By ALEX VEIGA, Associated Press
Nine of the largest U.S. banks have submitted plans offering roadmaps for how the government could break up and sell off their assets if they are in danger of failing.
The Federal Deposit Insurance Corp. released summaries of the "living wills" on Tuesday for Bank of America, Barclays, Citigroup, Credit Suisse, Deutsche Bank, Goldman Sachs, JPMorgan Chase, Morgan Stanley and UBS.
The plans were required under the 2010 financial overhaul, which gave regulators the power to seize and dismantle banks that threaten the broader financial system.
The government is trying to prevent another situation in which taxpayers are asked to provide bailouts to banks, which is what happened during the 2008 financial crisis. At the time, regulators didn't have rules in place to unwind banks considered "too big to fail."
More than 100 other banks are required to submit living wills by the end of next year. And all banks are required to update their living wills annually or sooner, if there's a material change in the company.
The lenders were asked to detail their assets and debts, how they're tied to other companies, and spell out how they would be wound down in a fast and orderly bankruptcy process.
Most of the information in the summaries had already been made public by the companies in regulatory filings. The more detailed plans provided to regulators were not made public because they included proprietary information.
So what details were included in the summaries?
JPMorgan Chase, the largest U.S. bank by assets, talked about maintaining a "fortress balance sheet" and a sufficient global liquidity reserve to deal with problems that might arise. At the end of last year, it estimated that reserve to be approximately $379 billion.
The bank also declared that its living will "provides for the resolution of the firm in a rapid and orderly way that, in the firm's view, would not pose systemic risk to the U.S. financial system."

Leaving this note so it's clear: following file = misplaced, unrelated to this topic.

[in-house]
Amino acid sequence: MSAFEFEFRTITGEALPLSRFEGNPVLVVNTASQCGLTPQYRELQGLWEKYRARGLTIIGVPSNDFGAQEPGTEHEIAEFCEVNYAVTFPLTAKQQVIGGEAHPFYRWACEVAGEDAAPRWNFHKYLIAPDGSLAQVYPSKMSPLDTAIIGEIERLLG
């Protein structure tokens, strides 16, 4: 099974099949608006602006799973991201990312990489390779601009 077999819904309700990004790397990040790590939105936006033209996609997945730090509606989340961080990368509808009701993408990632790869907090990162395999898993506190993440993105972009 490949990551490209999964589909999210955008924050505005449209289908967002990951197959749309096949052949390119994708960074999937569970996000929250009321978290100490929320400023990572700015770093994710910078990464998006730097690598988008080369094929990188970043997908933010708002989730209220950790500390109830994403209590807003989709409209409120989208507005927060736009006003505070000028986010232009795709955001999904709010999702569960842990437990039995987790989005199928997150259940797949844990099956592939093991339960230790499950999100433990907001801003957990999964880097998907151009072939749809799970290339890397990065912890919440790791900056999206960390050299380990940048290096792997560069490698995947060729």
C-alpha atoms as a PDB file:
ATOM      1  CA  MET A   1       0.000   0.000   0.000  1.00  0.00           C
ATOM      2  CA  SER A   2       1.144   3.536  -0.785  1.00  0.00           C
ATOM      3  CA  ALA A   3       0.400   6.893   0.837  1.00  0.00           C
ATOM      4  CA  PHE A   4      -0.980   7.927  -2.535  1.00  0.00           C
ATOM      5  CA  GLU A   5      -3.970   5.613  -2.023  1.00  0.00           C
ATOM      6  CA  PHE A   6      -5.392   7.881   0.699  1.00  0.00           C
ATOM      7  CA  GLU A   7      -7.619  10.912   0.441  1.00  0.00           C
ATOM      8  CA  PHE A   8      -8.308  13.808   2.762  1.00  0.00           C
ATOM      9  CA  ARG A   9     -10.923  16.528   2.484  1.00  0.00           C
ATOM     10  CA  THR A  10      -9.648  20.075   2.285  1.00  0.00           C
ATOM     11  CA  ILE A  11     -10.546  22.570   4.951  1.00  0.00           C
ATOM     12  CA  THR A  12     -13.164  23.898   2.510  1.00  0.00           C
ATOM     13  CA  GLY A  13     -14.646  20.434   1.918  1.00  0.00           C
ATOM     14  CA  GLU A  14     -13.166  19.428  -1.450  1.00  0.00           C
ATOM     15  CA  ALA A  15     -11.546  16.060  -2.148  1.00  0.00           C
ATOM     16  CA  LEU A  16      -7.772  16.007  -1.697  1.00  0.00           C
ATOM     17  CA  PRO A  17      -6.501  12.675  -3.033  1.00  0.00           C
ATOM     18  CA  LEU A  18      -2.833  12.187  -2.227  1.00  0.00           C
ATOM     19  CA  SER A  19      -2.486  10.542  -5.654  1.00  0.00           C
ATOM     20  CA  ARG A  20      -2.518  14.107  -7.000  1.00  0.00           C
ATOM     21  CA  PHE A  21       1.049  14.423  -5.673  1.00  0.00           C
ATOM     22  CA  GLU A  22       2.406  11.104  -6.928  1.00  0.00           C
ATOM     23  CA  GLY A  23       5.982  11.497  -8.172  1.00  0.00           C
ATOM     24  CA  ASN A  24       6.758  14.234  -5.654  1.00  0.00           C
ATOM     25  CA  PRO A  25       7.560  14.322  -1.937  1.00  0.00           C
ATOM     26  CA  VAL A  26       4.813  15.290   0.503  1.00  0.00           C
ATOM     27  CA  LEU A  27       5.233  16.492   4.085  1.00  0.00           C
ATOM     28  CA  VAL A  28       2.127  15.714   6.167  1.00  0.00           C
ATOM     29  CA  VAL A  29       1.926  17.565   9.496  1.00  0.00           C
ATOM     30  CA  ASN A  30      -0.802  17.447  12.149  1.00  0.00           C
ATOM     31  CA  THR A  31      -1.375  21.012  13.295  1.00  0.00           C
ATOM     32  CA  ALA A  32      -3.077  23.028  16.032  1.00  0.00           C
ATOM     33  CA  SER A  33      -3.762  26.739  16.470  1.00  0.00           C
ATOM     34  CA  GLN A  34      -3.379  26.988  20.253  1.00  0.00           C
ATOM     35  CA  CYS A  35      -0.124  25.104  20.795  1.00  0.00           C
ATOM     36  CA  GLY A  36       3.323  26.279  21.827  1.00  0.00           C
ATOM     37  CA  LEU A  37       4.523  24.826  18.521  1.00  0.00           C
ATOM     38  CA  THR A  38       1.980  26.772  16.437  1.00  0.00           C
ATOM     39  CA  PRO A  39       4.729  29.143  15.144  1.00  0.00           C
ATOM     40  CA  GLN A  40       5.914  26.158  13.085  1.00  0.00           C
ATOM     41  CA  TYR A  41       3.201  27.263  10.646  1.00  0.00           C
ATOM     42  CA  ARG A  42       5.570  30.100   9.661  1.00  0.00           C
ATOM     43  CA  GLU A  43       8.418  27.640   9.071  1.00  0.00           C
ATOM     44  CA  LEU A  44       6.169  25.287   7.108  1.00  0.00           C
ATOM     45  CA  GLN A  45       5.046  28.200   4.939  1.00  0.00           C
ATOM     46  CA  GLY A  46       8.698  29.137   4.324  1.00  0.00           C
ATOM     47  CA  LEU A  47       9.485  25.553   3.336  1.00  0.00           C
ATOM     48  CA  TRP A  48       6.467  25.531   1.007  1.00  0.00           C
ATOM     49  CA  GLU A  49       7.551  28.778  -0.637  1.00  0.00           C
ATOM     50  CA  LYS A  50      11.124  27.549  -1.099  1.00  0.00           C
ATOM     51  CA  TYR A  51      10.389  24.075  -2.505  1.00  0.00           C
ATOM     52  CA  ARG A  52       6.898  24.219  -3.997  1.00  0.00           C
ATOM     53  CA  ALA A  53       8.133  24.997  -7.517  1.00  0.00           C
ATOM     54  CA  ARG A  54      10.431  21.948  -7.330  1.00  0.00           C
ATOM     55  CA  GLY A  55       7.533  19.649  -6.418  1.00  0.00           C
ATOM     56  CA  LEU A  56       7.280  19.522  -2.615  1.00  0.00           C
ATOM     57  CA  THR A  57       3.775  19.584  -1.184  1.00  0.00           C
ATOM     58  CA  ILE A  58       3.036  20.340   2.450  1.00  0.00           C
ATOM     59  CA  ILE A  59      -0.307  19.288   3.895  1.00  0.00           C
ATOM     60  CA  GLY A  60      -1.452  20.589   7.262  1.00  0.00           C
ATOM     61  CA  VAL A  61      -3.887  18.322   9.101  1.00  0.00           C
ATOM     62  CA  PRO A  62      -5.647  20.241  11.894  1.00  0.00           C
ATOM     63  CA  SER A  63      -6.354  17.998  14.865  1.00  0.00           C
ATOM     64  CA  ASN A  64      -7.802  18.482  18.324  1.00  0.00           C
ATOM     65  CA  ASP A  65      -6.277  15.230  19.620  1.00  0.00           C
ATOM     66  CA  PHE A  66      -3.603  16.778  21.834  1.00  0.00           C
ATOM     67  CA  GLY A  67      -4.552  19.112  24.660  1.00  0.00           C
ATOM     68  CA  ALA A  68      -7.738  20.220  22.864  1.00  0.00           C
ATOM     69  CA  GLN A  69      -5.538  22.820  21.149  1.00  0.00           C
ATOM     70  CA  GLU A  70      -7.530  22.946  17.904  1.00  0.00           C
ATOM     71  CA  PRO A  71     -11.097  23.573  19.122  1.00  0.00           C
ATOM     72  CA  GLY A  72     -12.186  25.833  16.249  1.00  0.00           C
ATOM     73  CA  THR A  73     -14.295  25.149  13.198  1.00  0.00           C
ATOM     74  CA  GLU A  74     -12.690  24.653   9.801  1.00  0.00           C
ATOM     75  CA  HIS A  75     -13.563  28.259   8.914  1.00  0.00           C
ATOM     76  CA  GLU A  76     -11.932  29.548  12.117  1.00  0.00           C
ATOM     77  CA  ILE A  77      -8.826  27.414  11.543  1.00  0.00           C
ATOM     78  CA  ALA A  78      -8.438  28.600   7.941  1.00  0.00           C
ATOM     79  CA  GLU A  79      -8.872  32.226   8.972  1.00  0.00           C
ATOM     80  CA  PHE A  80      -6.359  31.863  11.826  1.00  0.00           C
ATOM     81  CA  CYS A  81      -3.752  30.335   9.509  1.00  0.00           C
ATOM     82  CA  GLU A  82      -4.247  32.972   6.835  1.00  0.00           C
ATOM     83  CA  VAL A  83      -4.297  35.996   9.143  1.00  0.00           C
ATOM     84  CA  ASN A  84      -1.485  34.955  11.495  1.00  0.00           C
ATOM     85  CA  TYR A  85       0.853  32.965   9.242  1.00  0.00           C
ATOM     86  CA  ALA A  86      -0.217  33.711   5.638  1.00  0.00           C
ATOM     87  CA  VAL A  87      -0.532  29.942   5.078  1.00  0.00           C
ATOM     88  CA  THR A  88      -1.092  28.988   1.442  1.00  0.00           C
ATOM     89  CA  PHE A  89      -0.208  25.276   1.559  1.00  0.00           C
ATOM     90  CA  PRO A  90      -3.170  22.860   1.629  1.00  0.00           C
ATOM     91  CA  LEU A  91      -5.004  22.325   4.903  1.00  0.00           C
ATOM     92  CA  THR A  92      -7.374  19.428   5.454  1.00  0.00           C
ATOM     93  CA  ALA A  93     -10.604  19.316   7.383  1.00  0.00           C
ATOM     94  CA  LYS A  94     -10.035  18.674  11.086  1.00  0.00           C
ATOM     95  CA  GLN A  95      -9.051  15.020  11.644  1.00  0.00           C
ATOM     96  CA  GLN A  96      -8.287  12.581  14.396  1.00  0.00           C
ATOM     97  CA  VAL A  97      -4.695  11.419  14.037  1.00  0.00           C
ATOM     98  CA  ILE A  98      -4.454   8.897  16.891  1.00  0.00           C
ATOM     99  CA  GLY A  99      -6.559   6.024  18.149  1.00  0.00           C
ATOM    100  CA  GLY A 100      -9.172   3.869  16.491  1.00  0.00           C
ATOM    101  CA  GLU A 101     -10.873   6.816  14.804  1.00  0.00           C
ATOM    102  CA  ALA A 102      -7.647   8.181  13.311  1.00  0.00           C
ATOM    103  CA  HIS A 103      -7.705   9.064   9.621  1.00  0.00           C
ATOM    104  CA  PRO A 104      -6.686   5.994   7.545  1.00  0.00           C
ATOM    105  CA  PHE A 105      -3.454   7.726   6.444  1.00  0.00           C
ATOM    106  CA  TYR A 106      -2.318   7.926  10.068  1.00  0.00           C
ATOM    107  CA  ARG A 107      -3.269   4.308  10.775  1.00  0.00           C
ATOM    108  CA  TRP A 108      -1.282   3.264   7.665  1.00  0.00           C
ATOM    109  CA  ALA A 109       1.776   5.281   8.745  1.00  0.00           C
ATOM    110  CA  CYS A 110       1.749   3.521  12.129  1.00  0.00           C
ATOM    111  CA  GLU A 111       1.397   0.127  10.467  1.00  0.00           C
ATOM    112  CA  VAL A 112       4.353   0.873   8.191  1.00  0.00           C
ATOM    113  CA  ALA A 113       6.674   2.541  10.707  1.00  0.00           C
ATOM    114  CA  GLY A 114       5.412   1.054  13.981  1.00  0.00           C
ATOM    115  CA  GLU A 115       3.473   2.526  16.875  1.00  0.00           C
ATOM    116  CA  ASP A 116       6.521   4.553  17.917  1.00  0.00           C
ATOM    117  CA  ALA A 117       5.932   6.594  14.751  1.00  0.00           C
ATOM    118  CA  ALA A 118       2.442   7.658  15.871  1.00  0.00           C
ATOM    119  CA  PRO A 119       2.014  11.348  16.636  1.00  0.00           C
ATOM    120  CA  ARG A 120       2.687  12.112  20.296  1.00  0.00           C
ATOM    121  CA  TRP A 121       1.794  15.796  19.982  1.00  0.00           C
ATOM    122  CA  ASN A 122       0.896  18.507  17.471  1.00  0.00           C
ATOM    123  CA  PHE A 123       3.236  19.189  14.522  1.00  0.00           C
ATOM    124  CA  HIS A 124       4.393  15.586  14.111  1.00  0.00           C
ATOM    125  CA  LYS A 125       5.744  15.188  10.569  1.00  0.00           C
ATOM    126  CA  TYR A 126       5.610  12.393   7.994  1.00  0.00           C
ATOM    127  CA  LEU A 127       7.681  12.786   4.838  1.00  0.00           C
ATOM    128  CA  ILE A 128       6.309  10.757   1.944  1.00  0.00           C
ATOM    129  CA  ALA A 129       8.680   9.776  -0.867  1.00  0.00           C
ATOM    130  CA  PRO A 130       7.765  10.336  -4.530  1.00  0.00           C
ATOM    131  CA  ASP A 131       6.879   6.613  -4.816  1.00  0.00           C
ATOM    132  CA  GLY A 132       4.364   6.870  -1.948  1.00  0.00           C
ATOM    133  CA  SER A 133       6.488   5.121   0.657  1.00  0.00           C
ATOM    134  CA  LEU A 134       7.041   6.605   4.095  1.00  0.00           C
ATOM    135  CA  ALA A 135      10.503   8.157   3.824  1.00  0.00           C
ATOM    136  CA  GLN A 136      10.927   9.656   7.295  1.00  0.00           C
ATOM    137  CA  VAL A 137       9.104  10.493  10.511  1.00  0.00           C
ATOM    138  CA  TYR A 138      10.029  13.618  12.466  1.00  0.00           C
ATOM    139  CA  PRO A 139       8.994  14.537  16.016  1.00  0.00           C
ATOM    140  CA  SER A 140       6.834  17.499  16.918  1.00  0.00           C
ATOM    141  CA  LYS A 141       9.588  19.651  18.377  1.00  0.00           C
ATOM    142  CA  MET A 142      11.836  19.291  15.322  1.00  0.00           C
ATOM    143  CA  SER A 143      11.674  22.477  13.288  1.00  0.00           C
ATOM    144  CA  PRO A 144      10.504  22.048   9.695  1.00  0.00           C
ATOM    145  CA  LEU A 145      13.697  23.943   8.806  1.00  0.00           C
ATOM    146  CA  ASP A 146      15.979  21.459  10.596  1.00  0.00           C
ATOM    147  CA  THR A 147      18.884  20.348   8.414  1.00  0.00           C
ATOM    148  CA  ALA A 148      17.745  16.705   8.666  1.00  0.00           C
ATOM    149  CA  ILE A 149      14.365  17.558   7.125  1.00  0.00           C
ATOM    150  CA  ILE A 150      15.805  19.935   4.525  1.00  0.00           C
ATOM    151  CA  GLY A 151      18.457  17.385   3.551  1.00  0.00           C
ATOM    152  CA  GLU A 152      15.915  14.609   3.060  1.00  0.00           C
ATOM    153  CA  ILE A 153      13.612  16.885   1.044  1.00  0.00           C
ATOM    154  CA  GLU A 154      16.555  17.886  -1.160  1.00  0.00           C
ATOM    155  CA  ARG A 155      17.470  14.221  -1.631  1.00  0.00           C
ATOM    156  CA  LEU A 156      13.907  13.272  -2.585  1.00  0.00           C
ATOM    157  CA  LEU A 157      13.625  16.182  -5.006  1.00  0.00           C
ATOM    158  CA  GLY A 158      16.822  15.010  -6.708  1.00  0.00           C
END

Citigroup made a similar statement in its summary. It said its plan shows the company could be wound down in a way that addresses a potential systemic disruption in the U.S. or global financial markets without the use of taxpayer funds.
Goldman Sachs noted it believes all financial institutions, regardless of size, should be able to undergo a bankruptcy process without costing taxpayers.
Meanwhile, Morgan Stanley and Barclays each said in their summaries that their mock bankruptcy plans would mitigate serious financial jolt to the U.S.
The Federal Reserve and FDIC, however, have the last word. If they decide a bank's plan isn't adequate, the regulators can require the company to raise more capital, tamp down on growth, or even sell off units.
The banking industry has criticized the living wills as a pretext for allowing the government to split up big banks. On the other side, different critics say that the living wills don't go far enough, because they don't address the underlying issue that banks are too big.
The summaries can be viewed here: http://www.fdic.gov/regulations/reform/resplans/index.html
AP Economics Writer Martin Crutsinger contributed to this report from Washington.
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